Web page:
Although few gay actors have been permitted the luxury of openness, many of them have challenged and helped reconfigure notions of masculinity and, to a lesser extent, of homosexuality.
Lesbian actresses have played a significant role in Hollywood, but their contributions have rarely been recognized or spoken of openly; the "lavender marriage" is by no means a relic of the past.
Considering the unique set of problems facing lesbians who want to produce erotic art for the enjoyment of other lesbians, it is remarkable that so much lesbian erotica has been produced in so brief a time.
Olympian Brian Orser, known for both his athleticism and artistry, led a resurgence of Canada as a force to be reckoned with in men's figure skating; after being outed in a palimony suit, he has become an advocate for glbtq rights.
Although American gay film icon Brad Davis has been described as "the first heterosexual actor to die of AIDS," he was widely known as bisexual within the entertainment community.
Handsome, athletic, graceful, and charismatic, actor Errol Flynn was widely rumored to enjoy sexual relations with men as well as women.
In nineteenth-century America men who loved other men often suffered from guilt, but artists such as Winslow Homer and Thomas Eakins celebrated male camaraderie and affection, while expatriate John Singer Sargent depicted the dandy, and photographs documented male friendships.
An artistic movement that grew out of Dadaism and flourished in Europe shortly after World War I, Surrealism embraced the idea that art was an expression of the subconscious.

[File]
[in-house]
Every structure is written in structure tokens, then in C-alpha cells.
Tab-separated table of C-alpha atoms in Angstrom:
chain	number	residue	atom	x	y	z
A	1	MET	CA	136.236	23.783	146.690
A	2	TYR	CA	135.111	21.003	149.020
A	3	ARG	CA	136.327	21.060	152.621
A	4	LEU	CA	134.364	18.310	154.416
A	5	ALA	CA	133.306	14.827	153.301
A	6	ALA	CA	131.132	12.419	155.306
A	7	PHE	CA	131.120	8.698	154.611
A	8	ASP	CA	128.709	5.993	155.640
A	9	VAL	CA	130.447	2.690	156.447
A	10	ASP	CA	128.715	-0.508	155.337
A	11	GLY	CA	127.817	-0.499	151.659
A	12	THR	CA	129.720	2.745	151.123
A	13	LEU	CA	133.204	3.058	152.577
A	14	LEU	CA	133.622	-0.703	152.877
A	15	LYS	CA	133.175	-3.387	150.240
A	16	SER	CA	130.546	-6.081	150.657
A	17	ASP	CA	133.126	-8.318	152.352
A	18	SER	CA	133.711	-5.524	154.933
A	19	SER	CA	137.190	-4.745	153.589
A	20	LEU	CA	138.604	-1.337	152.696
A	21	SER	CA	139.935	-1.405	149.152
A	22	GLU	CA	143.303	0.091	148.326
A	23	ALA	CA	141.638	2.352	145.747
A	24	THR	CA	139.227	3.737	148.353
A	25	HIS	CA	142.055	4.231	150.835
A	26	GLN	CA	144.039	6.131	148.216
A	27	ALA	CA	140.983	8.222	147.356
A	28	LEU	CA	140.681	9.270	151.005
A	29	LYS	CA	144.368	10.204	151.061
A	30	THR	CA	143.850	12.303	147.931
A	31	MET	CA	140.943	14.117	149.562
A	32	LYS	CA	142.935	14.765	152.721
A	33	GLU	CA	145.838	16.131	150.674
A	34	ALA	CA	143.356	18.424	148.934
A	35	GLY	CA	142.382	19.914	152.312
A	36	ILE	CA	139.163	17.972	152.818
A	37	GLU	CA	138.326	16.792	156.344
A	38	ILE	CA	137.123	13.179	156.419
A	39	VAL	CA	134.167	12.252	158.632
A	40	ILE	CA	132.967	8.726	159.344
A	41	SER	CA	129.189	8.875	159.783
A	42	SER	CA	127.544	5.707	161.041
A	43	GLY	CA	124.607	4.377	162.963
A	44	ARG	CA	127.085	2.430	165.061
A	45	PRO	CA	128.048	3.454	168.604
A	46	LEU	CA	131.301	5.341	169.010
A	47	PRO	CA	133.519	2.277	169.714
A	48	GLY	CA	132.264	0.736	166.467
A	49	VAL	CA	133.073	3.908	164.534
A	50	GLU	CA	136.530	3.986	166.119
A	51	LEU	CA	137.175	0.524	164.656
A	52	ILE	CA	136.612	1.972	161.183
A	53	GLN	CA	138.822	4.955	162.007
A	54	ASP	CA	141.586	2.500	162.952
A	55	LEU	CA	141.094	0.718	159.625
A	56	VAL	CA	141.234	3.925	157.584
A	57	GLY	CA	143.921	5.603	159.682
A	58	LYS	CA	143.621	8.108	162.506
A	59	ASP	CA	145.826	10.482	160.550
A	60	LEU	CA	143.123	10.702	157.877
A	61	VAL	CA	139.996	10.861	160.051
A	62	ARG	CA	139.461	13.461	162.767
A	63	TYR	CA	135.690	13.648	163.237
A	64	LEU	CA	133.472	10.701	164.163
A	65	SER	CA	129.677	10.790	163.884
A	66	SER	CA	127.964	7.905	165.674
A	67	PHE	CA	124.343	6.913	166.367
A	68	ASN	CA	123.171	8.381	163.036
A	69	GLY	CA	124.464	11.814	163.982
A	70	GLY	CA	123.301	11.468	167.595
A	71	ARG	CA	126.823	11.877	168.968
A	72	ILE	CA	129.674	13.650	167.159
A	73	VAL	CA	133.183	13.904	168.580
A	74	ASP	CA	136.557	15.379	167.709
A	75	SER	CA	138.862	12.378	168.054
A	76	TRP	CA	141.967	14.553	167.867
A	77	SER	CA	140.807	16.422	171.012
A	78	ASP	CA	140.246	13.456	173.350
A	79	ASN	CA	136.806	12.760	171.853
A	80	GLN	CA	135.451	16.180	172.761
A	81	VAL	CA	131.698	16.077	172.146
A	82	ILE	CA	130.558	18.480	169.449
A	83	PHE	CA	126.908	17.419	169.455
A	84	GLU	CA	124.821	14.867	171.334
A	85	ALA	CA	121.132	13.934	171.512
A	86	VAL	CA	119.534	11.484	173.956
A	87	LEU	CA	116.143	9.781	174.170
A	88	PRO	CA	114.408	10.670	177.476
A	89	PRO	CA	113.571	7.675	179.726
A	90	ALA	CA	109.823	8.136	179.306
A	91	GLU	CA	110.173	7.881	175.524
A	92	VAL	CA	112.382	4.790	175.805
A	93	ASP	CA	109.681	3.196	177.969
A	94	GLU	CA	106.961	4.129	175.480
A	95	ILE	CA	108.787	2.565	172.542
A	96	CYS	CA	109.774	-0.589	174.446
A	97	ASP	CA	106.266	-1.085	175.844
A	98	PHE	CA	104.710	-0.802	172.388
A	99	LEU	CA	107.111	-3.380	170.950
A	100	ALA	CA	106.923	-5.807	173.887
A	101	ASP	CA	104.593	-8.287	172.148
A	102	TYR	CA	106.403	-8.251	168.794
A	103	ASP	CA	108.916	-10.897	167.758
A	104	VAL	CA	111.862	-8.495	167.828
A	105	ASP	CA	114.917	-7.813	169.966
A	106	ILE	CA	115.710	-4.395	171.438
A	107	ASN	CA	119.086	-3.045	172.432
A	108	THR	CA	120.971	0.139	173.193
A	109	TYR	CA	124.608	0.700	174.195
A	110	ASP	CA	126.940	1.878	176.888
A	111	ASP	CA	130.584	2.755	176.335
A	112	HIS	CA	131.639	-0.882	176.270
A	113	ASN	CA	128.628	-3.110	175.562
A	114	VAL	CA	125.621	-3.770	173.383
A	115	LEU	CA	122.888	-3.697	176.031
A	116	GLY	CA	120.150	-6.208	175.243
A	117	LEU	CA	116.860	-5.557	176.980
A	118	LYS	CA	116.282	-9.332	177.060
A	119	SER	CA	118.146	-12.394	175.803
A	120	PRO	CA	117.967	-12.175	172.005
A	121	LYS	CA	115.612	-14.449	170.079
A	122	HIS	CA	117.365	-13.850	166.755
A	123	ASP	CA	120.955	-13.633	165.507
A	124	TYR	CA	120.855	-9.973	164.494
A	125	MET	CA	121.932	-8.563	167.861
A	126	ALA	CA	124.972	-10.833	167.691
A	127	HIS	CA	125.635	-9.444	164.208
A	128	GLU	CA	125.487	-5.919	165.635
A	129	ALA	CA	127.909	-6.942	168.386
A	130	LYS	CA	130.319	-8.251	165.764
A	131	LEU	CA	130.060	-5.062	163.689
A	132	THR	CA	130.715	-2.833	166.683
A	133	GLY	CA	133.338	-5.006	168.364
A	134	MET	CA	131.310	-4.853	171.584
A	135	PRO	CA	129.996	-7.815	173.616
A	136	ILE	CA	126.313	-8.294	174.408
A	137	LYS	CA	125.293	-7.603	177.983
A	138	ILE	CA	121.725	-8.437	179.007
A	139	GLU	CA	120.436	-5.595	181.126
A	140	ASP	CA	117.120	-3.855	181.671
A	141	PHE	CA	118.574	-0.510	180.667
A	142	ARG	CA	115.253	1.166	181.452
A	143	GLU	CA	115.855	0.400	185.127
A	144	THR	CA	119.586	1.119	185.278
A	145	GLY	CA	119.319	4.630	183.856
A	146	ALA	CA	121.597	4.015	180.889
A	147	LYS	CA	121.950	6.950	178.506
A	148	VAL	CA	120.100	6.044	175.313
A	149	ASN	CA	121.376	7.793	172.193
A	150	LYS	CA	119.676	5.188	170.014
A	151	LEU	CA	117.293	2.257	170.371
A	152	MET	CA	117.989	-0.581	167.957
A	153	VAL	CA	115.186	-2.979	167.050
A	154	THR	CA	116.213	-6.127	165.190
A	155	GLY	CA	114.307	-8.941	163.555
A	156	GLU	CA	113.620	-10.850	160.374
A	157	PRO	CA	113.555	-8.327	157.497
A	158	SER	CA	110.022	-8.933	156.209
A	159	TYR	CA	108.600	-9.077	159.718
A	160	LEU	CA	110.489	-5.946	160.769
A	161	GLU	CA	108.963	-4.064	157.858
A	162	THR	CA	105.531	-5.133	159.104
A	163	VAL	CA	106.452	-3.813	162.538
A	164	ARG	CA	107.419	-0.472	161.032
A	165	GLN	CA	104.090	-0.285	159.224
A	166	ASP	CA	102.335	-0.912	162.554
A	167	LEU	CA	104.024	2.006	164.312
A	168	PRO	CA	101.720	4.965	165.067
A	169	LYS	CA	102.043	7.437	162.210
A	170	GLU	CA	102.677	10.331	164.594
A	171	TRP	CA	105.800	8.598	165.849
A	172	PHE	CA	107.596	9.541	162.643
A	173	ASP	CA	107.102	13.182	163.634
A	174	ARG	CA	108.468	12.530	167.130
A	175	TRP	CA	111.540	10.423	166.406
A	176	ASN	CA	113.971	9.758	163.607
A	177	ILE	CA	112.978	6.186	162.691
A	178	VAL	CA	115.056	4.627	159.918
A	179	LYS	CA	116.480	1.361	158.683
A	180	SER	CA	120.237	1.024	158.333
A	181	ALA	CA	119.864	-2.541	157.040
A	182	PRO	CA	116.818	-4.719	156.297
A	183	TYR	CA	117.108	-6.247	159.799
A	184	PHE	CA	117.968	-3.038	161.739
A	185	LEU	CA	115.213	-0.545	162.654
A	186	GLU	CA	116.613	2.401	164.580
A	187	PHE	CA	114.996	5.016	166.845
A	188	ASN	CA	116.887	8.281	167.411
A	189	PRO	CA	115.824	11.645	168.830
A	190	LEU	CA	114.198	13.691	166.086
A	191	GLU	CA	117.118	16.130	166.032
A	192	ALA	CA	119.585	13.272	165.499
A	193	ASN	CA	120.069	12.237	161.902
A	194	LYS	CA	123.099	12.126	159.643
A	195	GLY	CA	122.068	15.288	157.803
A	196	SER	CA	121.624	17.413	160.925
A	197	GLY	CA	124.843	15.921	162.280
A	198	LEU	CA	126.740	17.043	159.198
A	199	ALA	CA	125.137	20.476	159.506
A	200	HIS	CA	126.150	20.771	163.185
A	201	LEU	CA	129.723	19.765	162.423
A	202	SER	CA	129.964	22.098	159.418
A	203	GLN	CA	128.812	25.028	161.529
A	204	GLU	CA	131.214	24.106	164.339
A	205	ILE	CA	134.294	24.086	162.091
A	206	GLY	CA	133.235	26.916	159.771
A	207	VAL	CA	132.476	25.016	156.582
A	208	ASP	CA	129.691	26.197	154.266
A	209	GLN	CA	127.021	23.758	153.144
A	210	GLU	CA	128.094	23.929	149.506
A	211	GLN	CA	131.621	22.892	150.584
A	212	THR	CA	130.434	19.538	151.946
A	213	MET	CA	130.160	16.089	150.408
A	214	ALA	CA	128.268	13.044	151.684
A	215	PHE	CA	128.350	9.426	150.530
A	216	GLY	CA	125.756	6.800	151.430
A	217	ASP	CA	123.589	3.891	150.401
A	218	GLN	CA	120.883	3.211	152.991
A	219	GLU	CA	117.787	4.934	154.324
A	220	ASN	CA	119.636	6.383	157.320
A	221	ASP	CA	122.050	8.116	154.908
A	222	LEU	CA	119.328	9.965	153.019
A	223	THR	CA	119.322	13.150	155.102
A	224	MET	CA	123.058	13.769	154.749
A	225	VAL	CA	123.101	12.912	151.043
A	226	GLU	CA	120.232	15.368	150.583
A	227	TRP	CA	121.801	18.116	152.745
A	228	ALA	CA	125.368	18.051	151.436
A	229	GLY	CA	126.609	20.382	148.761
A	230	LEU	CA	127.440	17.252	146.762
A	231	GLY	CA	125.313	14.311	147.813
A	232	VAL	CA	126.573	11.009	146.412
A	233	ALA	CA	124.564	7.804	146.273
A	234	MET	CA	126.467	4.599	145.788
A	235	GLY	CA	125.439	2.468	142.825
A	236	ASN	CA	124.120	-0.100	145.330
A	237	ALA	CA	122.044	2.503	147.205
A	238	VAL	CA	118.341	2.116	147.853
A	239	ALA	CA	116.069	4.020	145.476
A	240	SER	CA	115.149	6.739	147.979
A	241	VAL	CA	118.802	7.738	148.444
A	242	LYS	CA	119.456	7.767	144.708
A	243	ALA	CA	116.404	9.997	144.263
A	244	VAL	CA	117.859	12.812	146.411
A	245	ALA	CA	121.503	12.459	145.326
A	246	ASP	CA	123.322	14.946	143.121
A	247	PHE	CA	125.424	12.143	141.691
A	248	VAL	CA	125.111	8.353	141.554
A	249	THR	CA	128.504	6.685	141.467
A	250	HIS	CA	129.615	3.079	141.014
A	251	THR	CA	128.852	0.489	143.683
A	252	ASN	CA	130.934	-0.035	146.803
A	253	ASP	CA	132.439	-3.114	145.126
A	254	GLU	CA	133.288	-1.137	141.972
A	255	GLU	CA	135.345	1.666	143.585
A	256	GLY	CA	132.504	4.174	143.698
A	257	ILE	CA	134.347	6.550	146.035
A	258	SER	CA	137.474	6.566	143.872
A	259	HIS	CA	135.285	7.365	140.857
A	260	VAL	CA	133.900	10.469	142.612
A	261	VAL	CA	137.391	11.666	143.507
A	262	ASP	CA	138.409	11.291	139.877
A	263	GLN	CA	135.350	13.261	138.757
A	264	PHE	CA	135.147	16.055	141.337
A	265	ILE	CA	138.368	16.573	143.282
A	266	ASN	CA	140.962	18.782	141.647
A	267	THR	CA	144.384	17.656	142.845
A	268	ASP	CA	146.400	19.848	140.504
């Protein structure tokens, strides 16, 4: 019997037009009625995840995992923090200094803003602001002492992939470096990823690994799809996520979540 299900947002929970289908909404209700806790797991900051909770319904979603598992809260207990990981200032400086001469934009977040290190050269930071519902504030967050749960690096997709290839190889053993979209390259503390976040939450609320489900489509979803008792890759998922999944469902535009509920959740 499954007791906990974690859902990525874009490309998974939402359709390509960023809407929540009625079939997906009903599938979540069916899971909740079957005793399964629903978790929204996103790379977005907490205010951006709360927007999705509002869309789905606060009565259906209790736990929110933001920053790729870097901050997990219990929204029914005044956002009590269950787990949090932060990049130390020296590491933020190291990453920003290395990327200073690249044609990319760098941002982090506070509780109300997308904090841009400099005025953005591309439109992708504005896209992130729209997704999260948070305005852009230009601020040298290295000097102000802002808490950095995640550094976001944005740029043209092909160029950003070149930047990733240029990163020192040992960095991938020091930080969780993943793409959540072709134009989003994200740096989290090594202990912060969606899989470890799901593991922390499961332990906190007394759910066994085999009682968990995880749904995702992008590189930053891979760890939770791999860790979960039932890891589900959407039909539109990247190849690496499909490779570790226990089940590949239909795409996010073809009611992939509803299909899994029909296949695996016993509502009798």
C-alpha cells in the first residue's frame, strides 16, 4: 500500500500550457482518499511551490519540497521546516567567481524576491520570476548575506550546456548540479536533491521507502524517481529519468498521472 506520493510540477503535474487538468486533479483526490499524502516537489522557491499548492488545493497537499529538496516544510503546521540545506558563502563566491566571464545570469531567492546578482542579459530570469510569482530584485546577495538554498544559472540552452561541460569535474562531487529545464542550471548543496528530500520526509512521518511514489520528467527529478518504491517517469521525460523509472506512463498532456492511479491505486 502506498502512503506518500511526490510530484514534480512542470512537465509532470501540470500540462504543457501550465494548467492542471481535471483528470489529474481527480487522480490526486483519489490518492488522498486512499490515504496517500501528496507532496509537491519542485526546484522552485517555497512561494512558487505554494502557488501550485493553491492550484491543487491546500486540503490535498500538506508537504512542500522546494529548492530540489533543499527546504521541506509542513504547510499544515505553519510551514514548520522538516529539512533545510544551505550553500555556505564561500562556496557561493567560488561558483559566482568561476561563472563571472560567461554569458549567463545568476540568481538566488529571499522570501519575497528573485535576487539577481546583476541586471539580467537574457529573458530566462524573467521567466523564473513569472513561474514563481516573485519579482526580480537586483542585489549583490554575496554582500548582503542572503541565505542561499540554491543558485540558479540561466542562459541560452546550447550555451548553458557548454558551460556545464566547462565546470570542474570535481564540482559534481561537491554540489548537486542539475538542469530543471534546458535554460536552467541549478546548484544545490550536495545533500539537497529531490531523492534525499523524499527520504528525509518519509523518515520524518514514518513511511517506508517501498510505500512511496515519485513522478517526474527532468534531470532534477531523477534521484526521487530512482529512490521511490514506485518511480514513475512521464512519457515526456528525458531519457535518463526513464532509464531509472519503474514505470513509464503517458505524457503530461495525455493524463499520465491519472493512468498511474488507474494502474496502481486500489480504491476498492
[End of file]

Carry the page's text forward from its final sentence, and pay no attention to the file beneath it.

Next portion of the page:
Jen Richards of We Happy Trans.
The Trans 100, a list of 100 trans activists, highlights the diversity of transgender people and honors the work of American transgender activists. A project of the websites We Happy Trans and This Is H.0.W., which promote positive images of the transgender community, the Trans 100 documents the diversity of work being done in, by, and for the transgender community while also honoring the brave people who do it.
The list was revealed at a launch event sponsored by the websites and GLAAD and has been published at BuzzFeed.
As Saeed Jones explains at BuzzFeed, "The project received over 500 nominations in December 2012, then narrowed down to spotlight 100 trans artists, educators, activists, and writers." Jones observes that the final list includes "An independent filmmaker in Oakland, the executive director of the only LGBT center in Queens, an advocate for trans students, the first trans reality-television star, trans pioneers, as well as emerging trans voices."
Many well known names, such as Allyson Robinson, Jennifer Boylan, Kate Bornstein, Susan Stryker, Mara Keisling, Janet Mock, and Masen Davis, are among the Trans 100, but the list also includes many young people and others who have not received sufficient public attention.
As Wilson Cruz, actor and strategic giving officer for GLAAD, explains, "While media coverage so often misses the mark on accurate portrayals of trans people, the Trans 100 is changing the game by sharing the inspiring and diverse stories behind trans advocacy."
In the video below, Jen Richards of We Happy Trans explains the Trans 100 project.